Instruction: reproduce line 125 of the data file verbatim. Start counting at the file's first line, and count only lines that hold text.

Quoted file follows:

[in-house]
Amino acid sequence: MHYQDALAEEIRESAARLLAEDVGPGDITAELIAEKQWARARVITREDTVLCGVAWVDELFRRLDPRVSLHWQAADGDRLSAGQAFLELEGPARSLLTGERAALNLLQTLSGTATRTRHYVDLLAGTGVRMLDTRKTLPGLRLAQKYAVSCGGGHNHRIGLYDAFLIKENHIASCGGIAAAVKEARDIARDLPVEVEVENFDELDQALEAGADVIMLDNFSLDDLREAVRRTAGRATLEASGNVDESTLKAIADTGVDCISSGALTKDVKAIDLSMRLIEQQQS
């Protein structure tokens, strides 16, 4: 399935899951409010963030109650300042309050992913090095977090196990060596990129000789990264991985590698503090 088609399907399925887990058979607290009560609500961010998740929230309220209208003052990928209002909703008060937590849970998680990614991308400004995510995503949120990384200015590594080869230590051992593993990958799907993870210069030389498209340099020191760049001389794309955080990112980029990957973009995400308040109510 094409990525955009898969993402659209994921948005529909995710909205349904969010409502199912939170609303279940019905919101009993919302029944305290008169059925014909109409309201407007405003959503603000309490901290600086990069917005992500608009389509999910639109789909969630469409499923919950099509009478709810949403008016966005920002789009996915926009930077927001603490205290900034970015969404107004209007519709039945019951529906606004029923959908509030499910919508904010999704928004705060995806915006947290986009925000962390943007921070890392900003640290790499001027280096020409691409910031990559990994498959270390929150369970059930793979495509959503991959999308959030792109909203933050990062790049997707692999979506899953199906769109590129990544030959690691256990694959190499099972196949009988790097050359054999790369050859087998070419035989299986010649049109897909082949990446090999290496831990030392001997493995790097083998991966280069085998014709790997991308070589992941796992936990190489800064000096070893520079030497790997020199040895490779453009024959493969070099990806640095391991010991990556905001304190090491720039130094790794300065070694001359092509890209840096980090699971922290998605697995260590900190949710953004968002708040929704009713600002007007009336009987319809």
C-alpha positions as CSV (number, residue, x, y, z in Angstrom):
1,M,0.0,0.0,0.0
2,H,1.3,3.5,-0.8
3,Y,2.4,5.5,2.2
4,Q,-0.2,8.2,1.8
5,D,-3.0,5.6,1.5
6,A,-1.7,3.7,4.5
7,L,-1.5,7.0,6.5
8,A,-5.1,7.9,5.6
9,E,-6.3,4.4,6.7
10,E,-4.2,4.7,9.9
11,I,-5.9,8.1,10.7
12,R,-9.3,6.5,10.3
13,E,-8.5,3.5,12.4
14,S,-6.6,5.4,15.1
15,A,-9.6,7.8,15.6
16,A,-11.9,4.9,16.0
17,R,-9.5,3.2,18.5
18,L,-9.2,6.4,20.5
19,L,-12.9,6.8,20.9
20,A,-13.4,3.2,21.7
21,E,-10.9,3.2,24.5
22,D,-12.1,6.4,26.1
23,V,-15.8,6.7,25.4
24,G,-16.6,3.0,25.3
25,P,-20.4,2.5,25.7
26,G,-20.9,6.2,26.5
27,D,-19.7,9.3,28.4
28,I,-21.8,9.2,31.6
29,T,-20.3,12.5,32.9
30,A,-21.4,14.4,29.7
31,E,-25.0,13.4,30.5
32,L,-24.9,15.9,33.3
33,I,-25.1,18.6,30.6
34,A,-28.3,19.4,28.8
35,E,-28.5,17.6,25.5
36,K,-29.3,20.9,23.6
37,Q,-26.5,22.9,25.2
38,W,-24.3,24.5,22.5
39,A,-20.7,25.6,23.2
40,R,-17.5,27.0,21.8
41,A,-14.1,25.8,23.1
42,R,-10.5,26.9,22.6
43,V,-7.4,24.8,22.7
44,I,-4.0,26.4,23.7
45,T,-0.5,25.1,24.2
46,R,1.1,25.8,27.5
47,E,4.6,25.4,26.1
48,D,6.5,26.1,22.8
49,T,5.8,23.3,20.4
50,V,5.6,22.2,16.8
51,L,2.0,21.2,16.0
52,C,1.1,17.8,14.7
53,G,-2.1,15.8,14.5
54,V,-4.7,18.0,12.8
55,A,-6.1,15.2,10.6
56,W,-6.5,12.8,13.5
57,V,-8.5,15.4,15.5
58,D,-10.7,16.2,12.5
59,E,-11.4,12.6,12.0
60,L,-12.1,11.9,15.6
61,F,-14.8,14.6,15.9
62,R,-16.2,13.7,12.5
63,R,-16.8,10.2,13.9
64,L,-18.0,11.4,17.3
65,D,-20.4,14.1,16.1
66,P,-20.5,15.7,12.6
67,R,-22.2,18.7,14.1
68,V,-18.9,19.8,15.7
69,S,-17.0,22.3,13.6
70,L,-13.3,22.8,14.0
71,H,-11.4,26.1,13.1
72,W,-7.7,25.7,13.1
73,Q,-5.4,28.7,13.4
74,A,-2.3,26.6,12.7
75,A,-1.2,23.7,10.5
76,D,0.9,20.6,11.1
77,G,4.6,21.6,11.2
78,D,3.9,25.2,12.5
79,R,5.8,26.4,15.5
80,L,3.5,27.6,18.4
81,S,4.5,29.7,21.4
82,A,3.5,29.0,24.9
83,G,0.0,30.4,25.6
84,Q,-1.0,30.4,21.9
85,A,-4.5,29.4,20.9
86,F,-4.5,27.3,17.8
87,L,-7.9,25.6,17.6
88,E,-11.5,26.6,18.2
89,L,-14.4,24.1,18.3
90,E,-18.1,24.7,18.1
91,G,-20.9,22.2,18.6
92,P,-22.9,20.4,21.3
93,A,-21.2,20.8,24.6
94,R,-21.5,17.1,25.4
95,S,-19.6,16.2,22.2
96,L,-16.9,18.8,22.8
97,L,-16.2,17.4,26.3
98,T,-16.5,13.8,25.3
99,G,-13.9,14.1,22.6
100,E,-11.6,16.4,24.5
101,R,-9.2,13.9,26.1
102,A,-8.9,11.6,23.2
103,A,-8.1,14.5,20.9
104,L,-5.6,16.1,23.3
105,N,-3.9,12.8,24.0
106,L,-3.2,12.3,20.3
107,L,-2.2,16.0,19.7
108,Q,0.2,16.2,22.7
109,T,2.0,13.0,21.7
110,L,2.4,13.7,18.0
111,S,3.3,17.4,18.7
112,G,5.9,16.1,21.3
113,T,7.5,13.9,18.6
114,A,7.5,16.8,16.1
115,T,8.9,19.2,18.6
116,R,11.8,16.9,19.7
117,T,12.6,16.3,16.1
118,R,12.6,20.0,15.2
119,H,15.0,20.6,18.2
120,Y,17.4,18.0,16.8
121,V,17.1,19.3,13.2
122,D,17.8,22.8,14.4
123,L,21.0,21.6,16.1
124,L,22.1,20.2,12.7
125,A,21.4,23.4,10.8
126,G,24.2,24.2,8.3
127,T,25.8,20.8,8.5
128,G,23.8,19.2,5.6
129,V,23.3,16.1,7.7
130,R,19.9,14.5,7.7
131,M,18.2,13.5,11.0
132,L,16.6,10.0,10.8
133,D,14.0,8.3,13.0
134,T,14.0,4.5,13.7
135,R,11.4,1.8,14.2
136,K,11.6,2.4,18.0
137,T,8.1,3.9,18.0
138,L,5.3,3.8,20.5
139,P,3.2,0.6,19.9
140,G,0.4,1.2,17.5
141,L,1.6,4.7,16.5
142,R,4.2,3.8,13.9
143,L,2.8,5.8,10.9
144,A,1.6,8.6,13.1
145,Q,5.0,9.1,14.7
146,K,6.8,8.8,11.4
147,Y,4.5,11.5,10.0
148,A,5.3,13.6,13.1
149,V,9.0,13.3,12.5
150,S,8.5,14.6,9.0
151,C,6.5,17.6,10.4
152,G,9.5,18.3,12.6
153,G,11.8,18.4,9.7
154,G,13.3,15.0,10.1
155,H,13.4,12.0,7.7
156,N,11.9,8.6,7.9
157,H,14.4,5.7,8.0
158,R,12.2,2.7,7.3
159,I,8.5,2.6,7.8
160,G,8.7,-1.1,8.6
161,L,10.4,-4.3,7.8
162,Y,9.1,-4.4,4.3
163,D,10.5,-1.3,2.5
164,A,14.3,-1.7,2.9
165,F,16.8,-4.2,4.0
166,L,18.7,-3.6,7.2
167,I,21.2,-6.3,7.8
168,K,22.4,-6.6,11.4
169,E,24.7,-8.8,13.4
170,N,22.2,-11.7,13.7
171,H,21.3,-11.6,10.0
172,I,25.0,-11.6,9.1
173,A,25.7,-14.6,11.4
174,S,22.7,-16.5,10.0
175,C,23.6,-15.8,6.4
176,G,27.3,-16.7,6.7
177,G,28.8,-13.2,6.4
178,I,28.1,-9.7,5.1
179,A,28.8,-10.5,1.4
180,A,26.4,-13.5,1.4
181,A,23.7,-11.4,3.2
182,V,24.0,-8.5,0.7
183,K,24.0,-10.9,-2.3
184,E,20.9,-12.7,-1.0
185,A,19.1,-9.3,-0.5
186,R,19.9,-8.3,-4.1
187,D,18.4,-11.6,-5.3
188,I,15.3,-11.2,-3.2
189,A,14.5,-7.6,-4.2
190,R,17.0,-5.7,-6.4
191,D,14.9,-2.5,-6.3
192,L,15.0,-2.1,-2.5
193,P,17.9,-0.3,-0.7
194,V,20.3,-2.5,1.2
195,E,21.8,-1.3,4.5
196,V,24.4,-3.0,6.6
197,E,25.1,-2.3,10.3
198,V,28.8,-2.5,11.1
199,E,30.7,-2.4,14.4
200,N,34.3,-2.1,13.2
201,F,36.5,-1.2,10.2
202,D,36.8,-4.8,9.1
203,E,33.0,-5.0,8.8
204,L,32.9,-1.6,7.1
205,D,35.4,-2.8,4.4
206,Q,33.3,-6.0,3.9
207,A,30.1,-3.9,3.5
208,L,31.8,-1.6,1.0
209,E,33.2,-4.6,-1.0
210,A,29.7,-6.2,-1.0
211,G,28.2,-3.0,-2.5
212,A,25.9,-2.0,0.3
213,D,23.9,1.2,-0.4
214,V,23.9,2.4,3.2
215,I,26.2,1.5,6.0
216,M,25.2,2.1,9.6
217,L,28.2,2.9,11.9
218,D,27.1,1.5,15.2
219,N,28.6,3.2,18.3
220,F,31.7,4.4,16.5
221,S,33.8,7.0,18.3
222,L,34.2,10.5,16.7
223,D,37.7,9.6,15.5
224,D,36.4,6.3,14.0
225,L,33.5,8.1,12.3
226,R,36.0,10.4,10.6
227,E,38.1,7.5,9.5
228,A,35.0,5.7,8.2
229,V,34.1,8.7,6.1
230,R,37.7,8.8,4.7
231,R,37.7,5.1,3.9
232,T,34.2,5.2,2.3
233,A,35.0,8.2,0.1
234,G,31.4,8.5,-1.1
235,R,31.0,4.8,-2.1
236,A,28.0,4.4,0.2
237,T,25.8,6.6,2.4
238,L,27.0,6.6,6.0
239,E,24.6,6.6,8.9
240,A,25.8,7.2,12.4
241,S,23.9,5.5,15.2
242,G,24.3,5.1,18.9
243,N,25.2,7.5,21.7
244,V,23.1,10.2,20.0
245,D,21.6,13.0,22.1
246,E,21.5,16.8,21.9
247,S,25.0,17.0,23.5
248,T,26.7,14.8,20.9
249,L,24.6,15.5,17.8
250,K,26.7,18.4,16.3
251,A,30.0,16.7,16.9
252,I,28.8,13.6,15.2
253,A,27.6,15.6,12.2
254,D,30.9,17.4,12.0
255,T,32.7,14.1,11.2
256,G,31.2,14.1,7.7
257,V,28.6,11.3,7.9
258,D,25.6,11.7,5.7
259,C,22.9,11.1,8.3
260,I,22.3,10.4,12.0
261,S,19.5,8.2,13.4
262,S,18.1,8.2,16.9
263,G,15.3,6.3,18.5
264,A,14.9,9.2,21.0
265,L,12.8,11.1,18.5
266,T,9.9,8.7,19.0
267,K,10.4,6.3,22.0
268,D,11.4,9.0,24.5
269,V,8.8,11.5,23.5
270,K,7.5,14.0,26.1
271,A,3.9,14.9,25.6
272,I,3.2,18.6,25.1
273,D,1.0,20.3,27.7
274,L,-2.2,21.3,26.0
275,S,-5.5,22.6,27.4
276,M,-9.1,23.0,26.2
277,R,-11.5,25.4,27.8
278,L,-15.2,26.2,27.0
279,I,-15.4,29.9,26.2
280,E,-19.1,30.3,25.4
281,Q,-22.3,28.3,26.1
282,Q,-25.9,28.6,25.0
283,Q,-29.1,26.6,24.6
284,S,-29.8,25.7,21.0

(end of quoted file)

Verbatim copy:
121,V,17.1,19.3,13.2